Mummy’s energetic efforts at ensuring neatness in her neighbourhood often leave me at a loss too. Within the space of the half-hour that it takes me to pick up my daughter from school, I return to a sparkling and unfamiliar kitchen bereft of its usual merry mix of organic dals, herbal teas, powdered orange-peels, and dried neem leaves. Mummy - instead of reading the many interesting books that I have pointed out for her edification and entertainment, or admiring the squirrels on my terrace – has been ‘clearing up’. The empty bottles and jars which jam my cupboards (owing to my reluctance to add them to the garbage heap, and my ambition of someday using them to make interesting ‘bottle-walls’) are now suitably stuffed with useful things – or packed outside to be thrown. The kitchen is wonderfully clean, but it takes me rather longer than usual to find what I need. And since our notions of necessities don’t really match, where and when I find them is often a surprise.
Such as the one I got on a damp morning several years ago. My brother and I were about to resume our progress on Delhi’s roads, after unsuccessfully sheltering under a bougainvilla bush during a brief burst of rain. It took me an instant to realize the identity of the blue bundle, with which Vivek was briskly mopping up the seat of his mud-spattered motor-cycle. By then, it was too late. Dust and grease stains had joined together to render my much cherished T-Shirt emblazoned with the memories of NASA – National Association of Students of Architecture - unfit for wear. Which, it always had been, according to my disdainful parent. I feebly drew attention to it, whereupon Vivek turned surprised. “Oh is it something you use? Mummy gave it to me to clean my bike.”
I therefore, like the rest of her family, regard my mother’s skills with admiration tinged with trepidation. One of her self-imposed tasks is to bring some order into her busy sisters’ houses whenever she is visiting Dehradun. The methods she uses to transform an untidy room into a marvel of neatness at lightning speed, are direct but effective. The results are a bit like a conjuring trick. She simply bundles unsightly things into bags, under beds, and inside cupboards. From where, as my cousin Manishi giggles, they roll out when least expected.
Naturally enough, it is in combination with her sisters that Mummy manages to make most of her memorable moves. As on a visit to DehraDun a summer ago. We were at Saroj Mausi’s digesting a lunch of delicious Garhwali dishes accompanied by her quintessential turns of speech. It was then that Guni Mausi called up in a state. She could not find her phone anywhere – either in her own house or in the one across the lichi trees where Nani stayed with my younger uncle’s family. Had any of us seen it? We diligently scoured Saroj Mausis’s overflowing house to no avail. Sometime later I heard a low buzzing in the background. Recollecting my frustration at getting through to Saroj Mausi on the phone, I firmly directed her attention to it. But, both hers and Onial Mausaji’s phones were lying decorously silent on the table.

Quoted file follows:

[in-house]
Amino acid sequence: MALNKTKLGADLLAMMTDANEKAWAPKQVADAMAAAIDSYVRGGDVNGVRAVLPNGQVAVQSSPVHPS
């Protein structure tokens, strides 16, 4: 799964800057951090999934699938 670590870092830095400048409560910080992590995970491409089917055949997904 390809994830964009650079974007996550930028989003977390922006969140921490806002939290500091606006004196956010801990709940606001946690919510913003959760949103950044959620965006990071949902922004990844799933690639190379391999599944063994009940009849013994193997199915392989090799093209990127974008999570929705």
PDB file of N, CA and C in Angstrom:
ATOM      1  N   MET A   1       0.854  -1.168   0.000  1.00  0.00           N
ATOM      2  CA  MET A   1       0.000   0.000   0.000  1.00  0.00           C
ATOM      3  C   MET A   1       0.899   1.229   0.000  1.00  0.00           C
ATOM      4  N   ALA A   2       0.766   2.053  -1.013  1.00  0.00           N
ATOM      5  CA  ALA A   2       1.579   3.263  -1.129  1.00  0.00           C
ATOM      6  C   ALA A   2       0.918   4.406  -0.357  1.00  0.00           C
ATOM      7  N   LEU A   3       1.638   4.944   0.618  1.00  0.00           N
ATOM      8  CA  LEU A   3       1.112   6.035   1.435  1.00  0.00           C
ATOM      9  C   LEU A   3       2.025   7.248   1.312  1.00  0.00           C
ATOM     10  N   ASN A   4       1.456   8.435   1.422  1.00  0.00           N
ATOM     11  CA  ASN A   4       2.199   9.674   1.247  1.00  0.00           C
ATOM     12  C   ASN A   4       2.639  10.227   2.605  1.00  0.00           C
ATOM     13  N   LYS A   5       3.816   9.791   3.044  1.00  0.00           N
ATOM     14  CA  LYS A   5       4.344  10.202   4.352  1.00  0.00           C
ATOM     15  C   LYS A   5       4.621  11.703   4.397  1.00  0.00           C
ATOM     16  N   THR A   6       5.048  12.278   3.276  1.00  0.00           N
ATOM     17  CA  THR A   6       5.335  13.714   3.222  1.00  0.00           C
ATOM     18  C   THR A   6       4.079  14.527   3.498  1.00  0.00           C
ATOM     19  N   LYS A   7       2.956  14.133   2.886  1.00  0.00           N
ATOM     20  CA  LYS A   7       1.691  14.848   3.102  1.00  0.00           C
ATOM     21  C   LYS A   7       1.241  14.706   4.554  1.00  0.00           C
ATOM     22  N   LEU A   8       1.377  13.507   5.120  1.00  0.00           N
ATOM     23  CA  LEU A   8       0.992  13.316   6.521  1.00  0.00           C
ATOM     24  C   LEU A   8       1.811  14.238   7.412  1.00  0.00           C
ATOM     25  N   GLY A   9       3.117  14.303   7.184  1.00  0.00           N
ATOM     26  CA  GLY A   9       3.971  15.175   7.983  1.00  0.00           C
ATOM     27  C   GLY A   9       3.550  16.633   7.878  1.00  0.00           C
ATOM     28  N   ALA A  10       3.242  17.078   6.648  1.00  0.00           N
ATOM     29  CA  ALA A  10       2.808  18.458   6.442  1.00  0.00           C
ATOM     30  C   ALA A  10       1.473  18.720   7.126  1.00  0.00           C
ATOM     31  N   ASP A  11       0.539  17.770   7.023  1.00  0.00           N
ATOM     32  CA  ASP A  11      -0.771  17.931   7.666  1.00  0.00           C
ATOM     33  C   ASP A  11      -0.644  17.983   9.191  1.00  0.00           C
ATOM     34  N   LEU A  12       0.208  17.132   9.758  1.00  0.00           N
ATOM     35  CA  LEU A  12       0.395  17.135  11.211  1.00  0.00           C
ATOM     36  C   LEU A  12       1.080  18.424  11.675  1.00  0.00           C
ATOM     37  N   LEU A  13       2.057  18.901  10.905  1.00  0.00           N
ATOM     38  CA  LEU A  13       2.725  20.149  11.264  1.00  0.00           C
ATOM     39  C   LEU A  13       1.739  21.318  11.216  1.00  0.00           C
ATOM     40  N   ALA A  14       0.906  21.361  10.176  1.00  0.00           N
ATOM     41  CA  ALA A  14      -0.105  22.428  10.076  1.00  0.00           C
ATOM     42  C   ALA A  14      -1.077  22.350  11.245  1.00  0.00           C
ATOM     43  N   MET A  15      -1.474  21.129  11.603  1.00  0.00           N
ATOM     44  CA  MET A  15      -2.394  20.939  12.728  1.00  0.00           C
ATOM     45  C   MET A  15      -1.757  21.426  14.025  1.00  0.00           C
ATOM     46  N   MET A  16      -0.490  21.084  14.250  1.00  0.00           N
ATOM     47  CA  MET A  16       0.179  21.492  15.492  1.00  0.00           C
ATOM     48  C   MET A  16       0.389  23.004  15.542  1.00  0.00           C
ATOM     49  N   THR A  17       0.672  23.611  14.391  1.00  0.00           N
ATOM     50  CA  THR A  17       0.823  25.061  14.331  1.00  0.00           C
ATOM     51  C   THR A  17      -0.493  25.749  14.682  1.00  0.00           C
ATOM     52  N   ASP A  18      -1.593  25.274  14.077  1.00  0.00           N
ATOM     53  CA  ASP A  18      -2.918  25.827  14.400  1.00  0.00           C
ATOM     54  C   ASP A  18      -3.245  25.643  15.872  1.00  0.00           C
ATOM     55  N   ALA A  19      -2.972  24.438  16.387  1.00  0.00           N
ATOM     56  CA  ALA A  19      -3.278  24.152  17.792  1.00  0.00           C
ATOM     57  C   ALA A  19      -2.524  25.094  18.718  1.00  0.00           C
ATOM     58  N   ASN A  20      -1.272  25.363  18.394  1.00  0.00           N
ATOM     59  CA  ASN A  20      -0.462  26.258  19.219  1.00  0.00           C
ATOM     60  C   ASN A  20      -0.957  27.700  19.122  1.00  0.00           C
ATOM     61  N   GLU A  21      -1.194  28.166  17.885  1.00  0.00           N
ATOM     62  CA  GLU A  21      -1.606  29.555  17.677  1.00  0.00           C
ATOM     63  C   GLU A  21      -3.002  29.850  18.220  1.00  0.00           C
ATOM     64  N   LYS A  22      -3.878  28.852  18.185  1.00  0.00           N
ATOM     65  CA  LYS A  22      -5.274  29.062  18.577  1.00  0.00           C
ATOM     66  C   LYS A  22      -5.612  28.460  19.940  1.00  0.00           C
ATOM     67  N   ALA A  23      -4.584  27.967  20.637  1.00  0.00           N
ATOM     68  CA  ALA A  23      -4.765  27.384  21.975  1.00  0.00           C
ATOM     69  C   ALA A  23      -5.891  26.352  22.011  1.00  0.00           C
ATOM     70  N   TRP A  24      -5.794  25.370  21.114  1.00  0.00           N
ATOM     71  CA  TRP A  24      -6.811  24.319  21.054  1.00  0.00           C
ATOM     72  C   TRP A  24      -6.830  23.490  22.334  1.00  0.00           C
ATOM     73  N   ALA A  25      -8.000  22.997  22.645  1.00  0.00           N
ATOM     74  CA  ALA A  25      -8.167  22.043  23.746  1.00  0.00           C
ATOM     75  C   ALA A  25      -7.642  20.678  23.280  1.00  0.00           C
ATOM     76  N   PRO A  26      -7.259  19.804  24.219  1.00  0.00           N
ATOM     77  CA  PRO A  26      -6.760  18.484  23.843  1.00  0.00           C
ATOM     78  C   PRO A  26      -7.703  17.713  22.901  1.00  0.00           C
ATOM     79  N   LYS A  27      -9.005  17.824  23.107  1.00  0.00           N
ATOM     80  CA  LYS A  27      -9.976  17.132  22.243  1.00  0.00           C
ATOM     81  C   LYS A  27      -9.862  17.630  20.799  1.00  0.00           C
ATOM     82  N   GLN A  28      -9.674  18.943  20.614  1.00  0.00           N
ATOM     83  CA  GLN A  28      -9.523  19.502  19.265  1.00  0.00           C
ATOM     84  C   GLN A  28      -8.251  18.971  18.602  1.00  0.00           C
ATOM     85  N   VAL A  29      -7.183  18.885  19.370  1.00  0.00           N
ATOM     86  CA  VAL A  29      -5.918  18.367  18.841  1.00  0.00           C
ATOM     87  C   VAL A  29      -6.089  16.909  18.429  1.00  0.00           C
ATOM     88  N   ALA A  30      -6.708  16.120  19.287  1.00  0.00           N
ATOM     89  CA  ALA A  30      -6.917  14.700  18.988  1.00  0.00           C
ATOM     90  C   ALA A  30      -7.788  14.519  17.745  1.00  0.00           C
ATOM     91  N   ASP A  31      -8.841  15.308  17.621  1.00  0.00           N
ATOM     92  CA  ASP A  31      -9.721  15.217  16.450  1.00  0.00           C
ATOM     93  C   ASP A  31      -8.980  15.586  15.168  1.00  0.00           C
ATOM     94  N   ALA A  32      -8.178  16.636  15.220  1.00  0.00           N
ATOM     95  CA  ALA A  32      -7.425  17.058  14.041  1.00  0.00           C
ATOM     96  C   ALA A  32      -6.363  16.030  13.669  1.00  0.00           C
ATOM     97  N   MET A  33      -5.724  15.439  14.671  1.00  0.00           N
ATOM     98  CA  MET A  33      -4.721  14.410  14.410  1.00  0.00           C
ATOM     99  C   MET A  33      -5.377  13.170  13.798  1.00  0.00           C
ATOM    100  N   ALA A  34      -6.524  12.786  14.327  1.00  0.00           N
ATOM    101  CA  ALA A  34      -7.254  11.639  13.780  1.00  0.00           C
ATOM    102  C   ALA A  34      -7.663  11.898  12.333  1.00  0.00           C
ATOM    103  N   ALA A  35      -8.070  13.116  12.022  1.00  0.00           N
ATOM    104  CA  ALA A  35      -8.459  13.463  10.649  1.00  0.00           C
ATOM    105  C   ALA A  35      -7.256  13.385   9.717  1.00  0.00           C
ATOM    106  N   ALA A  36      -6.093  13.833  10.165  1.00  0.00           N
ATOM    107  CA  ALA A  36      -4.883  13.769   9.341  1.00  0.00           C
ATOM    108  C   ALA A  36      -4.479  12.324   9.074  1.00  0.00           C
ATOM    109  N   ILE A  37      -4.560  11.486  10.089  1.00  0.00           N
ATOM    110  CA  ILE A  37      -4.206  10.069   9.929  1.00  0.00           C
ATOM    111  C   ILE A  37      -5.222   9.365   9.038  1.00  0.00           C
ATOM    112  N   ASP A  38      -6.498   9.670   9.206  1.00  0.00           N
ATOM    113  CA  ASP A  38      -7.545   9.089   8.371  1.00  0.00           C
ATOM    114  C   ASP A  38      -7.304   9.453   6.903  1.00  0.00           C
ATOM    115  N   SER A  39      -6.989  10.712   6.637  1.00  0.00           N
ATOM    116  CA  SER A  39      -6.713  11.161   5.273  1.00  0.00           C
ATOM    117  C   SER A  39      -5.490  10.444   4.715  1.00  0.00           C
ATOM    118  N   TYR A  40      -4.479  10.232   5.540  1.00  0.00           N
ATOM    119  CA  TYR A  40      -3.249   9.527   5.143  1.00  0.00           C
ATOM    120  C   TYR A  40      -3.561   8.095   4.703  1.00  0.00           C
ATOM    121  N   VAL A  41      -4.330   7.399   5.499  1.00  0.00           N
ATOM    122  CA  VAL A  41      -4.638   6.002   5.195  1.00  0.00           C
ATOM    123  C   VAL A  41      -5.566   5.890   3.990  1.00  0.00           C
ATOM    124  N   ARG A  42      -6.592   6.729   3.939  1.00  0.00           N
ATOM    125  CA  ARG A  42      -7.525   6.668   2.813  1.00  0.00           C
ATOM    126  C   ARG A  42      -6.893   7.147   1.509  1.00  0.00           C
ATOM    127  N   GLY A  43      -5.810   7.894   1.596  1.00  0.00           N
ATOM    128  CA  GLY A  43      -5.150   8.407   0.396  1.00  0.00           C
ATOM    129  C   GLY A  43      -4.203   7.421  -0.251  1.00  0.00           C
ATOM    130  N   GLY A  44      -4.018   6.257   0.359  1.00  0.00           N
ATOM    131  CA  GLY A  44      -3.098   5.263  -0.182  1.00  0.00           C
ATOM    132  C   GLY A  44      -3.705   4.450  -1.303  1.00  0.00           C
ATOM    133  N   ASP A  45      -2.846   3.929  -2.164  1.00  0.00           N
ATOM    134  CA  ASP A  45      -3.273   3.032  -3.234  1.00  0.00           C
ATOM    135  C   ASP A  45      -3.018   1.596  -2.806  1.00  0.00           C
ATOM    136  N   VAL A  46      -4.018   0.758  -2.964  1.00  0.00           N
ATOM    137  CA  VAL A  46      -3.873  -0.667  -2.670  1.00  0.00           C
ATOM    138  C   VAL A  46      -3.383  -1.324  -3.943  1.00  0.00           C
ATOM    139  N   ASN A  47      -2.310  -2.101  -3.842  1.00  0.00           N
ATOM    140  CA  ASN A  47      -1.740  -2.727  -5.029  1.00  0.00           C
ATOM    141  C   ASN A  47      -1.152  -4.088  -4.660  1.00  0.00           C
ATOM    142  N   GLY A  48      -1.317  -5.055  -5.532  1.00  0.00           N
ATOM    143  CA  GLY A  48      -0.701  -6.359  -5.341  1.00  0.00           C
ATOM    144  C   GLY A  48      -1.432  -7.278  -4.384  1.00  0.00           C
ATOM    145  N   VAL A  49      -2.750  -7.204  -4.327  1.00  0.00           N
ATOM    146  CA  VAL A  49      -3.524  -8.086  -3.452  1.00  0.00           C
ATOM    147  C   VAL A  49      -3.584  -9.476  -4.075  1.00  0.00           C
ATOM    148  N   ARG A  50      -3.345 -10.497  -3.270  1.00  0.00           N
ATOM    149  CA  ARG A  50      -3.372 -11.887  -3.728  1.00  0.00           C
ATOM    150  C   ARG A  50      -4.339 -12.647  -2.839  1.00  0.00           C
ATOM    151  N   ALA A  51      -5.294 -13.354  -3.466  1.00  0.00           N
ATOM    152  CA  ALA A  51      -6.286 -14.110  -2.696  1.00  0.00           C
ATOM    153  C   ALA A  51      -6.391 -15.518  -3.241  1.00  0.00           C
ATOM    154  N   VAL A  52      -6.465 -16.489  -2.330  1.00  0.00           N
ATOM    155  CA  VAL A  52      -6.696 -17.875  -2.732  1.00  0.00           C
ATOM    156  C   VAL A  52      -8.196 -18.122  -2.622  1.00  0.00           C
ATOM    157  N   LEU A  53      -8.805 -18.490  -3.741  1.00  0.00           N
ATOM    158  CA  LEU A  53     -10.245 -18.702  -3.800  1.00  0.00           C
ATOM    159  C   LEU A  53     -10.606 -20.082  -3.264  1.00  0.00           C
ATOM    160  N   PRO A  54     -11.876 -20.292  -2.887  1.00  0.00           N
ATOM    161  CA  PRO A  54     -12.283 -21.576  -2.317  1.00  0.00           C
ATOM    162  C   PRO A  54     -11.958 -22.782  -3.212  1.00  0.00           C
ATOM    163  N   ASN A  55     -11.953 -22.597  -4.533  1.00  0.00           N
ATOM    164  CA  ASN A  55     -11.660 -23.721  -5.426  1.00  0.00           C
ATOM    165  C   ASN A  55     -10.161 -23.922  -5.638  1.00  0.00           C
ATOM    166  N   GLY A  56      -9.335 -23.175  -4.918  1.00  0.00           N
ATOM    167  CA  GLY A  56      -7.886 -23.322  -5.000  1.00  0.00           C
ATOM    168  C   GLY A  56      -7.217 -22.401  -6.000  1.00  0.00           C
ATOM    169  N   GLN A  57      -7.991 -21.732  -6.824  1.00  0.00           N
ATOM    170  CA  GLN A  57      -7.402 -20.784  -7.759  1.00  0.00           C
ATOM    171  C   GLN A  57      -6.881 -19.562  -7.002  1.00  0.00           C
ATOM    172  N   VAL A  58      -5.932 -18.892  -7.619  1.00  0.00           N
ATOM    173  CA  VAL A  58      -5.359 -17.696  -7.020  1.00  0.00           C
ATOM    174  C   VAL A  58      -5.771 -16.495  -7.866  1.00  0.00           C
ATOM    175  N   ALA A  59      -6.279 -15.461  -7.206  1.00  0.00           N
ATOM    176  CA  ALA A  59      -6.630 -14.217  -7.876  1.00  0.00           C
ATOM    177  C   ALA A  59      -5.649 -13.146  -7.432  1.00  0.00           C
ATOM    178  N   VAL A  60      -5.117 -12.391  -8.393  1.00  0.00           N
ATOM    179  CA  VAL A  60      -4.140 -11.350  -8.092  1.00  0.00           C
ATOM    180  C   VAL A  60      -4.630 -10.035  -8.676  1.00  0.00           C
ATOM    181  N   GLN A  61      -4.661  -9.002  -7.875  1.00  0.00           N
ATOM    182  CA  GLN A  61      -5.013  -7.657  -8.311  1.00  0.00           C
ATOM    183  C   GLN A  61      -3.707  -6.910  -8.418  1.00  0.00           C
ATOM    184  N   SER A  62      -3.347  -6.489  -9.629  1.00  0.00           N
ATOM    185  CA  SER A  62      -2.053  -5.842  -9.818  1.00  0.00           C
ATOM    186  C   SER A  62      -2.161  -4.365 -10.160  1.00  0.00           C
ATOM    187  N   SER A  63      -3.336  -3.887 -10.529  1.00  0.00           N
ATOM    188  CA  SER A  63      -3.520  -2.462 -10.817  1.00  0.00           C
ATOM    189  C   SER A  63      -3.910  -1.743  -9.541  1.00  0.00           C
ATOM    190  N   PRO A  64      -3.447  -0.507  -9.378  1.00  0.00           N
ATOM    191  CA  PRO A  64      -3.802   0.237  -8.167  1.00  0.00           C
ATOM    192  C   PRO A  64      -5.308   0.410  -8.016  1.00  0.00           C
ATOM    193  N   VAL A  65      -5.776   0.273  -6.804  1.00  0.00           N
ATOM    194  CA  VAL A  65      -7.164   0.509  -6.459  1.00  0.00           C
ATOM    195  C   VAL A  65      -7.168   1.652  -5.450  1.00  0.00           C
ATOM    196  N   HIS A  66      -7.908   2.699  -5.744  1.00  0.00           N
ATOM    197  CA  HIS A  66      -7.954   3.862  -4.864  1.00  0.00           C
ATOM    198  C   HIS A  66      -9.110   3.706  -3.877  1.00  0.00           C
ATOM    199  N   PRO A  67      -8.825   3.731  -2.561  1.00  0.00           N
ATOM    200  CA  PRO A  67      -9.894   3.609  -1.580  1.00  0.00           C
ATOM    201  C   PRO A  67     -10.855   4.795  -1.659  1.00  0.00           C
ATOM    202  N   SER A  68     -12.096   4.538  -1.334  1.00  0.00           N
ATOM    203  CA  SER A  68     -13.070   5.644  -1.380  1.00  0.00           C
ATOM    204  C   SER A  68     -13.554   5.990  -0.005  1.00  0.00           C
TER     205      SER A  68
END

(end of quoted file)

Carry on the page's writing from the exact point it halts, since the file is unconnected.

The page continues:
“It is coming from Sarojdi’s bag,” observed Mummy. We fished out Mausi’s black capacious bag, which she contrives to fill, like Mary Poppins, with an array of surprising articles. After some delving, we discovered a phone, ringing insistently. A visibly astonished Saroj Mausi, expressing wonder at this Mystery of a Strange Phone, tentatively answered it. “Hallo? Who??”
Audibly excited tones carried to us. “Your phone?”, said Saroj Mausi. “But how did it come inside my bag?”
Almost immediately, an indignant Guni Mausi arrived in person down the two short lanes and little length of road that separated her house and Saroj Mausi’s. “Everyone knows how absent-minded you are - but to put my phone in your bag and to not remember it even when I ask whether you’ve seen it, is really the limit”!
They were still trying to reach a satisfactory explanation, when Mummy who had been exclaiming with us over the discovery, was struck by a possibility.
“Sarojdi, I put a phone inside your bag in Guni’s house. I spotted it on the divan when I was tidying up at the time that the maid was sweeping the floor.” she explained.
“Since you say it isn’t yours,” she added wisely, “then it must have been Guni’s.”
“Though really, I did not expect Guni to be as careless as you.” By the time her sisters could collect their answers and their bags, Mummy was on her way out of the room, pausing to point out thoughtfully in passing - “Just as well that I kept it away safely. What if the poor maid had been tempted to take it?”
And Some Further Exchanges Between Garhwalis and Kumaonis…
My father, belying Onial Mausaji’s general pronouncements on the differences between the Kumaonis and the Garhwalis, fits in quite contentedly with the vagaries of the Ghyldiyals. His military training may have something to do with it. But it seems to me that his motto of “Quick march”, (without any attendant fear of where he is marching to!) is only partly due to his life in the army. For it seems to have been his creed even before he joined the NDA. As a fairly little boy, Papa was once on his way home with Bhawani Chacha - his slightly younger brother – when he spied a ladder-seesaw contraption. It was hanging from a tree, part of an obstacle course for training soldiers. Before Papa could finish his very natural investigations into its possibilities, Chacha’s hold gave way. From his position half-way up the swaying rope-ladder, Papa found himself whizzing through the sky. Landing a great distance away with a nasty cut over his bleeding lip, he needed the imperative attention of several surgical stitches. That, he explained disarmingly, was the reason for his attractive lop-sided smile.